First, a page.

As mentioned above the Tongan coronation incorporates both European and Polynesian elements. Although the highlight is the church service, the coronation itself is more than just one day but in truth last a week or more. It is around this time that Nuku'alofa, capital of the realm begins taking on a special flavour as visitors from the other islands as well as international well wishers begin arriving in time for celebrations, many of these visitors often come from countries that Tonga has close relations with such as Australia, New Zealand, Fiji, the Solomon Islands and Samoa. Not to mention the special guests representing the royal families of Japan, Thailand and the Commonwealth Realms. The partying lasts for days but the final day is normally the most important. Coronation day normally begins with the morning service, this service is held in the Saione, Kolomotu'a ( often known as the Westminster Abbey of Tonga). This practice began with the arrival of Christianity in that Polynesian kingdom by Methodist missionaries which saw the King and the royal family converting and becoming the official patrons of what would later become the Free Wesleyan Church. The ceremony itself is very European and in many ways mimics the coronation of the British monarchs, this is where the coronation oath is taken, where the King is anointed and where the crowns are placed upon the heads of the sovereign and his consort before the assembled company of Tongan nobles and foreign guest. One very peculiar tradition adopted by the Tongan monarchy is that this ceremony is always performed by a foreigner, most likely a Methodist minister from Australia or New Zealand. This is not for lack of clergy in Tonga itself but rather because it is forbidden for a Tongan subject to touch the person of His Majesty hence this is indeed a necessity
After this comes the more traditional elements this where the royal family hosts an open feast on the palace grounds, this part of the ceremony is open to any and everyone who wishes to partake and indeed the palace is awash with a huge crowds coming to assure the king of their love and allegiance while at the same time partaking in the royal feast. This is also where the Kava ritual takes place, this is the most important of all the rites and is unique to the Tongan model, this is where the new King is required to drink the slightly narcotic Kava drink before receiving oaths of fealty from the nobility of all the realm in the sight of all present, this part is the most salient of all, described by several courtiers as the “true coronation”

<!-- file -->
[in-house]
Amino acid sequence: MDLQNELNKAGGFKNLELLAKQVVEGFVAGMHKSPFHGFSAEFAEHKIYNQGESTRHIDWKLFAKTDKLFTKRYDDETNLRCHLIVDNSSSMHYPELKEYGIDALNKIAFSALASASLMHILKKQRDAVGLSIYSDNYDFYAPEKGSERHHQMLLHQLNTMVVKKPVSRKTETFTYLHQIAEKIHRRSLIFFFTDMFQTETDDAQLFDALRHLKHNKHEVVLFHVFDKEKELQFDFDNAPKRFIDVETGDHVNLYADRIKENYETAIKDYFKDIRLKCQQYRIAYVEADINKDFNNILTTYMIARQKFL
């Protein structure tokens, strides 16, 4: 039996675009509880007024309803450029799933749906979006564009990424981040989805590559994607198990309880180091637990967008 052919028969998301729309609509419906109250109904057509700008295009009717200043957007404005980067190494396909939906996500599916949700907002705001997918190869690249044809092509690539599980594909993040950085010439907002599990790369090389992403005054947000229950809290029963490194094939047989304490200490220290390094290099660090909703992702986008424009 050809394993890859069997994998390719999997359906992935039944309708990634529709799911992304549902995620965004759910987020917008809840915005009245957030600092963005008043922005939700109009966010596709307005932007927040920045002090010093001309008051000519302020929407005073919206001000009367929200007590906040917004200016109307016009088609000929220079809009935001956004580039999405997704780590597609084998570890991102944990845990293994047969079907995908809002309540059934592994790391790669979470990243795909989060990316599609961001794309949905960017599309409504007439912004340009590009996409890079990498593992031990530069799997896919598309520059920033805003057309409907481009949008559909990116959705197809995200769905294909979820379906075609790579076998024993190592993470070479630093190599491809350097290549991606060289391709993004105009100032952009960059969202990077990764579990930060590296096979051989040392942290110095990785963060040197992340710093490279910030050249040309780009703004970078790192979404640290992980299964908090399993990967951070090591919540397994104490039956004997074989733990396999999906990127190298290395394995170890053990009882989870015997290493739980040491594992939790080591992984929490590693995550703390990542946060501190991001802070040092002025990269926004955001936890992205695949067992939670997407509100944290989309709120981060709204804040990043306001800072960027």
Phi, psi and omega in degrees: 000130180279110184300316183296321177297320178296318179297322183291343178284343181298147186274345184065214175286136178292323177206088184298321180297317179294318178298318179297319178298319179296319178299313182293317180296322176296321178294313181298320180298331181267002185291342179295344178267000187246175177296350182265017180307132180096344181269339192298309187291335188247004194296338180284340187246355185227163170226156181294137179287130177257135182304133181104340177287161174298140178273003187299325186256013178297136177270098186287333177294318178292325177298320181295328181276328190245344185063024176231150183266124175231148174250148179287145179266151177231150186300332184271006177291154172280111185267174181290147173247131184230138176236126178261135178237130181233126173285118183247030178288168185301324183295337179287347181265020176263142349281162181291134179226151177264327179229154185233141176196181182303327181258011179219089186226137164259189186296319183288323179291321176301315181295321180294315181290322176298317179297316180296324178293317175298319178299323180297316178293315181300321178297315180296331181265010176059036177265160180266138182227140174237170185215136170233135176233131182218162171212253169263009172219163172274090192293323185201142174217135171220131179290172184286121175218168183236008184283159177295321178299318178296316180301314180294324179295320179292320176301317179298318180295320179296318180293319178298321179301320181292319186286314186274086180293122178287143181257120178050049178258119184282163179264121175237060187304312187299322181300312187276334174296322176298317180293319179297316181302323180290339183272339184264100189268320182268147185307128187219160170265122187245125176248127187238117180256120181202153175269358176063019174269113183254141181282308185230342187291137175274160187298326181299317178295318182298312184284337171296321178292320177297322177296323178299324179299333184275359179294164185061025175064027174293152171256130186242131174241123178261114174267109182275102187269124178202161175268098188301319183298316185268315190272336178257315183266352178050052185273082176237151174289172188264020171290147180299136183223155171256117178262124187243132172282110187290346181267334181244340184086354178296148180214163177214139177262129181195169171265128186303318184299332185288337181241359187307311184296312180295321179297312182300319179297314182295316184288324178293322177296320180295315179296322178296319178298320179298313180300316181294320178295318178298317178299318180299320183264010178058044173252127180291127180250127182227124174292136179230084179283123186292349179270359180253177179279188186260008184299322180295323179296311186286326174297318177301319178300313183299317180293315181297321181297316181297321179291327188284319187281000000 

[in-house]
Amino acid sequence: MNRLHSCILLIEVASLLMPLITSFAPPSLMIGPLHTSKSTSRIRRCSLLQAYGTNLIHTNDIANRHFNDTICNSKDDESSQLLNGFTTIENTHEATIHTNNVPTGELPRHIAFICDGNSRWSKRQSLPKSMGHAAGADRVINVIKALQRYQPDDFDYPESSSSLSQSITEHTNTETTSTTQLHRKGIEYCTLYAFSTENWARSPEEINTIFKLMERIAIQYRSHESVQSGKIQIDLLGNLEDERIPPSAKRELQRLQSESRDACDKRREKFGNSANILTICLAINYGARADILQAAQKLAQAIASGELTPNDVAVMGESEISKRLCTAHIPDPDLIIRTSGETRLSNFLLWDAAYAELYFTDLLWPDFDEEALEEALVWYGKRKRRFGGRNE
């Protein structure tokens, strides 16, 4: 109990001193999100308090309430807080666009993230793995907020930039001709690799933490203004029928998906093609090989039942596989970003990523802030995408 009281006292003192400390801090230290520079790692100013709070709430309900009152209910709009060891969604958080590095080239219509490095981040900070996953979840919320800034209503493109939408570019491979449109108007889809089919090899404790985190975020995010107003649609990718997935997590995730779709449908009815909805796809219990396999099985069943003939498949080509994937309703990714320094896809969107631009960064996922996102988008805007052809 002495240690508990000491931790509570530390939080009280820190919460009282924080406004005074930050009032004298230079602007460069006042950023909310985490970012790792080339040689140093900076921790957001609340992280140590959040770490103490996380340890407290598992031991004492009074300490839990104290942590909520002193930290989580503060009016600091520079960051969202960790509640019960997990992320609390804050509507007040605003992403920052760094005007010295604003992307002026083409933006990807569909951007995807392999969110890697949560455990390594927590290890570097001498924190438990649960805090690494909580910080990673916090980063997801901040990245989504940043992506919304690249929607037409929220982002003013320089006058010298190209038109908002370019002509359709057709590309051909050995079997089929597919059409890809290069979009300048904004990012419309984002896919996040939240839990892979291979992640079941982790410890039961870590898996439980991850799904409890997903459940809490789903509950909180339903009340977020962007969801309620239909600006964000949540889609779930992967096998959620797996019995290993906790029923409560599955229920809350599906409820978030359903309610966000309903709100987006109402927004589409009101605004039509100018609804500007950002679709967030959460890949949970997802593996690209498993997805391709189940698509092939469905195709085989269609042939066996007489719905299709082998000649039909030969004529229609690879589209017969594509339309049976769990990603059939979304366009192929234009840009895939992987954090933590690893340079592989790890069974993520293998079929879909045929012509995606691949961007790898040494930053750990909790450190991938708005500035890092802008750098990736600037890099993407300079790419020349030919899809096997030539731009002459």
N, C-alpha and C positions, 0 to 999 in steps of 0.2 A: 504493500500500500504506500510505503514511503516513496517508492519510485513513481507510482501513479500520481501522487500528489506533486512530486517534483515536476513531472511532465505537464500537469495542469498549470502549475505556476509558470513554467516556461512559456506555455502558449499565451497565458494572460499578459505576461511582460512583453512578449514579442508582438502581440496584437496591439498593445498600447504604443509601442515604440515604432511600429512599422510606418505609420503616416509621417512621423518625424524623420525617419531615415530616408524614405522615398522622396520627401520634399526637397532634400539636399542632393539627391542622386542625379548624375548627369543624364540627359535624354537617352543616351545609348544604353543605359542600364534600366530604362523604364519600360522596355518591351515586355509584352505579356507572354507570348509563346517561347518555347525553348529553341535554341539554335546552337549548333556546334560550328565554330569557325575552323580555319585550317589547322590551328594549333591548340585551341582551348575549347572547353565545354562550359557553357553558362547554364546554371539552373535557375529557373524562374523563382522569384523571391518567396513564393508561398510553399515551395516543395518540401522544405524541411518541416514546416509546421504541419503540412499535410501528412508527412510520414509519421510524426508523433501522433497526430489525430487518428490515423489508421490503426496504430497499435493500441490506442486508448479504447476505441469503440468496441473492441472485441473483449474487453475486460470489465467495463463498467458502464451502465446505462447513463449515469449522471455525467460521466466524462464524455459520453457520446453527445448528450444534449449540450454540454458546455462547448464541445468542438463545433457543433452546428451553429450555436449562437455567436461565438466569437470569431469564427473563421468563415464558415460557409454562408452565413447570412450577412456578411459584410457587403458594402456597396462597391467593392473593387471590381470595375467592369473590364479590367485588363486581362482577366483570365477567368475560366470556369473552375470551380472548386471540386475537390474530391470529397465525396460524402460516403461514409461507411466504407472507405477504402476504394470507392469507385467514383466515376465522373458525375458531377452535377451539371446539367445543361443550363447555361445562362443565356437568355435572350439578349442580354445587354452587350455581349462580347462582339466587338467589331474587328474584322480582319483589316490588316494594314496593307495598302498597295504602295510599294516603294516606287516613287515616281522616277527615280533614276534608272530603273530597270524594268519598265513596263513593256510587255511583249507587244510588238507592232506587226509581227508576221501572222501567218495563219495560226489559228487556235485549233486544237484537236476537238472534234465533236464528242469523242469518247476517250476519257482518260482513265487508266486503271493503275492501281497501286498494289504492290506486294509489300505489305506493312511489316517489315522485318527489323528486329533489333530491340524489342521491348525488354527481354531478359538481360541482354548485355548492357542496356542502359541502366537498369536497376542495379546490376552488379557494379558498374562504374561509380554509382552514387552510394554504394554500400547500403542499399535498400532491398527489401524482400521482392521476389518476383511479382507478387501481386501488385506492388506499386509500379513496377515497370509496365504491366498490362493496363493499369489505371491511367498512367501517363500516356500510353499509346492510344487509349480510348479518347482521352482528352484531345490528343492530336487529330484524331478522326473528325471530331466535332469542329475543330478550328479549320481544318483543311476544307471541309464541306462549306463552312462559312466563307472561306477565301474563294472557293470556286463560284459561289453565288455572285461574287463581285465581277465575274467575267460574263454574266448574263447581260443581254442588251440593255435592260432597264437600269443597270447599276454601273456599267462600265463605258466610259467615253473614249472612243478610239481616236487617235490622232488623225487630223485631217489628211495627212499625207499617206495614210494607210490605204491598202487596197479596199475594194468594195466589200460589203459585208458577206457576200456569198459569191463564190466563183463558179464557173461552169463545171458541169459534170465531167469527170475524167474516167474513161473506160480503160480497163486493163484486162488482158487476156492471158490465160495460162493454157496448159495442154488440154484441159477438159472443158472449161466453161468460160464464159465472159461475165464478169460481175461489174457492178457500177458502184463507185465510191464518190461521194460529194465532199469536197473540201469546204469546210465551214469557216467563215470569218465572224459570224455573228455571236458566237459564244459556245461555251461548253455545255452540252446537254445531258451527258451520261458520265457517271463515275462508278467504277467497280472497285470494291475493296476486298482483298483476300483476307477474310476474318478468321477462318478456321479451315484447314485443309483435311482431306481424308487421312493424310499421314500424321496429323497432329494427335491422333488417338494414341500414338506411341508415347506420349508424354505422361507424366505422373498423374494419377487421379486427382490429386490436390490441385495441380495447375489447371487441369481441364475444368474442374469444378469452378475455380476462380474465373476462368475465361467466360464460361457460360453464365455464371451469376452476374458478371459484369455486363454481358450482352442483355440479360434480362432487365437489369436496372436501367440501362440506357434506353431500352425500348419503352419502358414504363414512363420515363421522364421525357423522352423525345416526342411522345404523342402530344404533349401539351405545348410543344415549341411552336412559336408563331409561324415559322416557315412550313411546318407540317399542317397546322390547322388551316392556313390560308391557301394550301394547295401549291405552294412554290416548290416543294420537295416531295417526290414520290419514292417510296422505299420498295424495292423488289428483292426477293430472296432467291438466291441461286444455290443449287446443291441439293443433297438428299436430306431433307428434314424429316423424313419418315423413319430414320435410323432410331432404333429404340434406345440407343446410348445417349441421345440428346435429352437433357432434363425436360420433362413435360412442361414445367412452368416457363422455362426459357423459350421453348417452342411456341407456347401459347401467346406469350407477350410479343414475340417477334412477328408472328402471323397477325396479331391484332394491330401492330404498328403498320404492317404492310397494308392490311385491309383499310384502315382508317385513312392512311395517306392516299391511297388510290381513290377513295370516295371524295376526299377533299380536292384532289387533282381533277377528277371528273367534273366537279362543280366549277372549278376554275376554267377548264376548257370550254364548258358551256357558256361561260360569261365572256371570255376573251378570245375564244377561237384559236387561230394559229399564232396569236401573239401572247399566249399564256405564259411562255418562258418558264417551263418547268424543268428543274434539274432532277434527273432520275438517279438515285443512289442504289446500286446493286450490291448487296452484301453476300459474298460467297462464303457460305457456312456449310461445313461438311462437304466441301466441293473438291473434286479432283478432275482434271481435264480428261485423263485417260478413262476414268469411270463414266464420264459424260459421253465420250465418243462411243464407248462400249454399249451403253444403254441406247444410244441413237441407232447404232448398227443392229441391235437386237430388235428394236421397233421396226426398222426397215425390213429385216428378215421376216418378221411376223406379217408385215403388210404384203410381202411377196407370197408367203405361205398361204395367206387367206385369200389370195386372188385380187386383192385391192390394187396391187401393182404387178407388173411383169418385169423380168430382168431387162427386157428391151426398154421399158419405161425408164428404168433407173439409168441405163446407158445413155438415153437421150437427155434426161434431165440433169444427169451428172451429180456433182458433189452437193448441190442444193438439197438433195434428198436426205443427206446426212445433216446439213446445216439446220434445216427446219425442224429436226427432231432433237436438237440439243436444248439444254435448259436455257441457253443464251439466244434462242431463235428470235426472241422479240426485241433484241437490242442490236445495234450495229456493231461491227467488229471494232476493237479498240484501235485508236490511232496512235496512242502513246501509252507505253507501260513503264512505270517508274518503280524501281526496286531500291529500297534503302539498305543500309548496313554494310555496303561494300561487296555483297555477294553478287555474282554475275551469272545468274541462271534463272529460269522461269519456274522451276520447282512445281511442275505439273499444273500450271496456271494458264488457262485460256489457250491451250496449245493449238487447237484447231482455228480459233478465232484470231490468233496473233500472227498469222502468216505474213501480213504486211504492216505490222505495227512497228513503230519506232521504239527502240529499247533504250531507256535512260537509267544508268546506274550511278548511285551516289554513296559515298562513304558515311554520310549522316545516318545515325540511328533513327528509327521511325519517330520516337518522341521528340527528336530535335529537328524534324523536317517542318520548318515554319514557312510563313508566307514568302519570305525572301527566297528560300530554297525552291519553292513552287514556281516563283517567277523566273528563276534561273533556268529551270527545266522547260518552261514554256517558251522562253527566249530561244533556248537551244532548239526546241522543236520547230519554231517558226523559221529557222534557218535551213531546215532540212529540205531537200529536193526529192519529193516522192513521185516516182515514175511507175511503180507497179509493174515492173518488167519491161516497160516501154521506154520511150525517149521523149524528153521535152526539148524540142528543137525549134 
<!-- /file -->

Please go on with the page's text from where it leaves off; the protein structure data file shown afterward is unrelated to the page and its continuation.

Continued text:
With the Samoans operating as a de facto republic since 2007 and the Fijians abolishing the office of Tui Viti in 2012 , Tonga is often described as the last Polynesian kingdom and the only one that still has a monarchy to call it’s own and although it’s political system has seen many changes in the last decade with much power moving from the hereditary nobility to the democratically elected officials it is still safe to say that the Tongan monarchy is extremely secure as today’s ceremonies proved more emphatically than ever, as Prime Minister Akilisi Pohiva so ably puts it "We love our king we will continue to maintain our monarchy from now on until the future”.